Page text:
John Daley is one of Australia's leading public policy thinkers. He has been Chief Executive of the Grattan Institute since it was founded over ten years ago, and has previously worked in academic, government and corporate roles at the University of Melbourne, the University of Oxford, the Victorian Department of Premier and Cabinet, consulting firm McKinsey and Co, and ANZ Bank.
Photo: Nick Bailey, John Daley and Ian McRae at the 2019 ANAM Chamber Music Competition
John has a keen interest in the arts. He was the Chair of the Strategy and Research Panel of the Australia Council for the Arts. He was the Deputy Chair of Malthouse Theatre and the Next Wave Festival. He is a member of the Council of the Australian Youth Orchestra, and has been a member of the Advisory Committee for the Faculty of Fine Arts and Music at the University of Melbourne. He played as a violinist in the Australian Youth Orchestra, and studied piano at the Melbourne Conservatorium of Music under Max Cooke.
John has been a member of ANAM's Board since 2018 and this year takes on the role of Chair. We recently asked John three music related question to get to know him a little better:
Tell us something people might not know about you?
Like many musicians I have a history. My grandmother was a piano teacher and accompanist. We played piano duets together to the end of her life, and I still play her Bluthner grand piano, primarily when I panic-practice every year to be the repetiteur for the South Yarra Ballet School exams. My father was a pianist, church organist, and recorder player. From when I was very young I would go to sleep listening to his friends in the end room of our house rehearsing early and baroque music with exotic combinations of crumhorns, viols and a spinet. He was my in-house accompanist as I was learning violin.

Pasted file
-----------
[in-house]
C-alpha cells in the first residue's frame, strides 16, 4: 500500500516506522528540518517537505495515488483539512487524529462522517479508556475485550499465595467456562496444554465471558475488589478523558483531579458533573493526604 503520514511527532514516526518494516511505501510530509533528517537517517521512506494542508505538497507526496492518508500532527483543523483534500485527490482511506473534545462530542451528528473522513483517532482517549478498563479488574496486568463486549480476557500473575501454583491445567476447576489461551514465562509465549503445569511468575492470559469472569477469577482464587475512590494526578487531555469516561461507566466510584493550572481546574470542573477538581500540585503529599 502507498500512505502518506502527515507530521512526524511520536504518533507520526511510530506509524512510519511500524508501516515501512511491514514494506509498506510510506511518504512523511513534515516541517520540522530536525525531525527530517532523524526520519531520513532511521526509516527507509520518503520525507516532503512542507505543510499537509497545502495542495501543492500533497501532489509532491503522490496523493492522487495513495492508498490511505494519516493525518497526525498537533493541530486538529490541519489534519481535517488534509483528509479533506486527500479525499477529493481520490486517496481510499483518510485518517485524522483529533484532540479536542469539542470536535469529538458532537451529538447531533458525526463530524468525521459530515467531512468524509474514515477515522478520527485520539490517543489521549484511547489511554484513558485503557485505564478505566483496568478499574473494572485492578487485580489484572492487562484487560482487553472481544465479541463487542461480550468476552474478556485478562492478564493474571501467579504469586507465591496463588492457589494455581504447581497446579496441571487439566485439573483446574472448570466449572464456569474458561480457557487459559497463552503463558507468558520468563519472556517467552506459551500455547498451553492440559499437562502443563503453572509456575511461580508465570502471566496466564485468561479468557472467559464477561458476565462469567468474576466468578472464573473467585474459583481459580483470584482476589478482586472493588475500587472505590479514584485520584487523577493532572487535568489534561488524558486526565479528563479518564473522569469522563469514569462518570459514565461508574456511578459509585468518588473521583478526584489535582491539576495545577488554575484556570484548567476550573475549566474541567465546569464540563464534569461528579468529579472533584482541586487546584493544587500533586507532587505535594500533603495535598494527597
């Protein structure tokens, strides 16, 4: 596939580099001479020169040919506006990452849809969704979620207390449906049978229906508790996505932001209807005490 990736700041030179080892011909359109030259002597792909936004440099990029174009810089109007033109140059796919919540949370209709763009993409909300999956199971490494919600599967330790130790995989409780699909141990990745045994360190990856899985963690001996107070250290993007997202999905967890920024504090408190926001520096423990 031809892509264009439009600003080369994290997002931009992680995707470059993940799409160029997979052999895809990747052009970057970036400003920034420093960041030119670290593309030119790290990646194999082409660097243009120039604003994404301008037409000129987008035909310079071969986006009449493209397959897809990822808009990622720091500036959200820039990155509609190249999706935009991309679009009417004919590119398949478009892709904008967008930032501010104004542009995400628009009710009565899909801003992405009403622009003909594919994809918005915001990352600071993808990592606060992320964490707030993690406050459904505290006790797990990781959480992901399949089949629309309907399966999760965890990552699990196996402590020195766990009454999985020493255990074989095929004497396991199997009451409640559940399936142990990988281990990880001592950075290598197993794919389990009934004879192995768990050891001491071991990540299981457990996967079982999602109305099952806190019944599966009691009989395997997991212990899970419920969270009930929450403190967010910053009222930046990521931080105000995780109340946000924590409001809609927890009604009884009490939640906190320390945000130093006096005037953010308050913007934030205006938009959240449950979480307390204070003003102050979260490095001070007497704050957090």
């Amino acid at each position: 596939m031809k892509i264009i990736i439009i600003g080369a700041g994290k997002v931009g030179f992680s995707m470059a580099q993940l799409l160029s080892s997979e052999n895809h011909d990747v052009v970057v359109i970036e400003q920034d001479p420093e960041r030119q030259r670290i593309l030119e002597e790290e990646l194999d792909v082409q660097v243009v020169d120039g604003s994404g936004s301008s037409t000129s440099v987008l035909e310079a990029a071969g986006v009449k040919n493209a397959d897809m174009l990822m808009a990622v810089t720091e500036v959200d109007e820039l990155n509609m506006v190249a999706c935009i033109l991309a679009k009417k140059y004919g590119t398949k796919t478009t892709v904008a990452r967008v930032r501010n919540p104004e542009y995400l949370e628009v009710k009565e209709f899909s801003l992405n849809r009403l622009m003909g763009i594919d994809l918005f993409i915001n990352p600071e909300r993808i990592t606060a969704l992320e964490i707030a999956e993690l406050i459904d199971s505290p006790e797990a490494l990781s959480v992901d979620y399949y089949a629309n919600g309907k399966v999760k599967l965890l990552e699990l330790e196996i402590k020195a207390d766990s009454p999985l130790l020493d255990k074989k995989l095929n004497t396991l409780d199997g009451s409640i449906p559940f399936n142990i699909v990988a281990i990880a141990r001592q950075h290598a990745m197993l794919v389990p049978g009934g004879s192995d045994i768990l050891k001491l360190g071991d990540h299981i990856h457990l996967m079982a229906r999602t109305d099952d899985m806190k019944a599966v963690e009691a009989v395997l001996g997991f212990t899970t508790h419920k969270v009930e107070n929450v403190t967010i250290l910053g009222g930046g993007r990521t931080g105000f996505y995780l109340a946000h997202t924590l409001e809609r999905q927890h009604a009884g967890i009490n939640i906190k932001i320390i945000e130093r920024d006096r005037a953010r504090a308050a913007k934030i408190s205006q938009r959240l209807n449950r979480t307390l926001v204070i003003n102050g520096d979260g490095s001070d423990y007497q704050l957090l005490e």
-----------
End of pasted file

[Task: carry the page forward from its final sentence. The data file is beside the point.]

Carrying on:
What is your first memory of music?
I’m acutely aware of how much difference teachers can make: mine included Leonard Dommett on violin at the Canberra School of Music and Max Cooke on piano at the Melbourne Conservatorium. And I was lucky enough to have some formative musical experiences: two weeks at National Music Camp being conducted by Christopher Hogwood; playing violin, viola and piano in string quartets and piano trios sometimes at concerts and more often in the background at weddings all through university; and singing the Messiah with Nicholas Cleobury and the Oxford Bach Choir.
If you had to pick your top 5 favourite pieces of music, what would they be and why?
It's hard to pick favourites – I love all my children equally – but I find my listening drifts back towards pieces I’ve played. Bach’s Goldberg Variations always seem to be at the top of my 'heavy rotation' list – personally, I’ve never learnt beyond number 16, but it’s a life goal to get to the end. Any of the late eight Mozart piano concertos – God might play Bach, but he listens to Mozart, to paraphrase Barthes. Brahms Clarinet quintet – I’m a sucker for the reprise of the opening of the first movement at the end of the last. Shostakovich 5 – when I walked into my first rehearsal of the Canberra Youth Orchestra aged 13, Wendy Quinlan was playing the flute solo in the slow movement, and my heart nearly burst. Tawadros’ Concerto of the Greater Sea melds two musical cultures into a greater whole (I haven’t played that one – but there’s still hope). And then there’s whatever I heard last night…
Click here to read more about John's appointment as ANAM's Chair of the Board.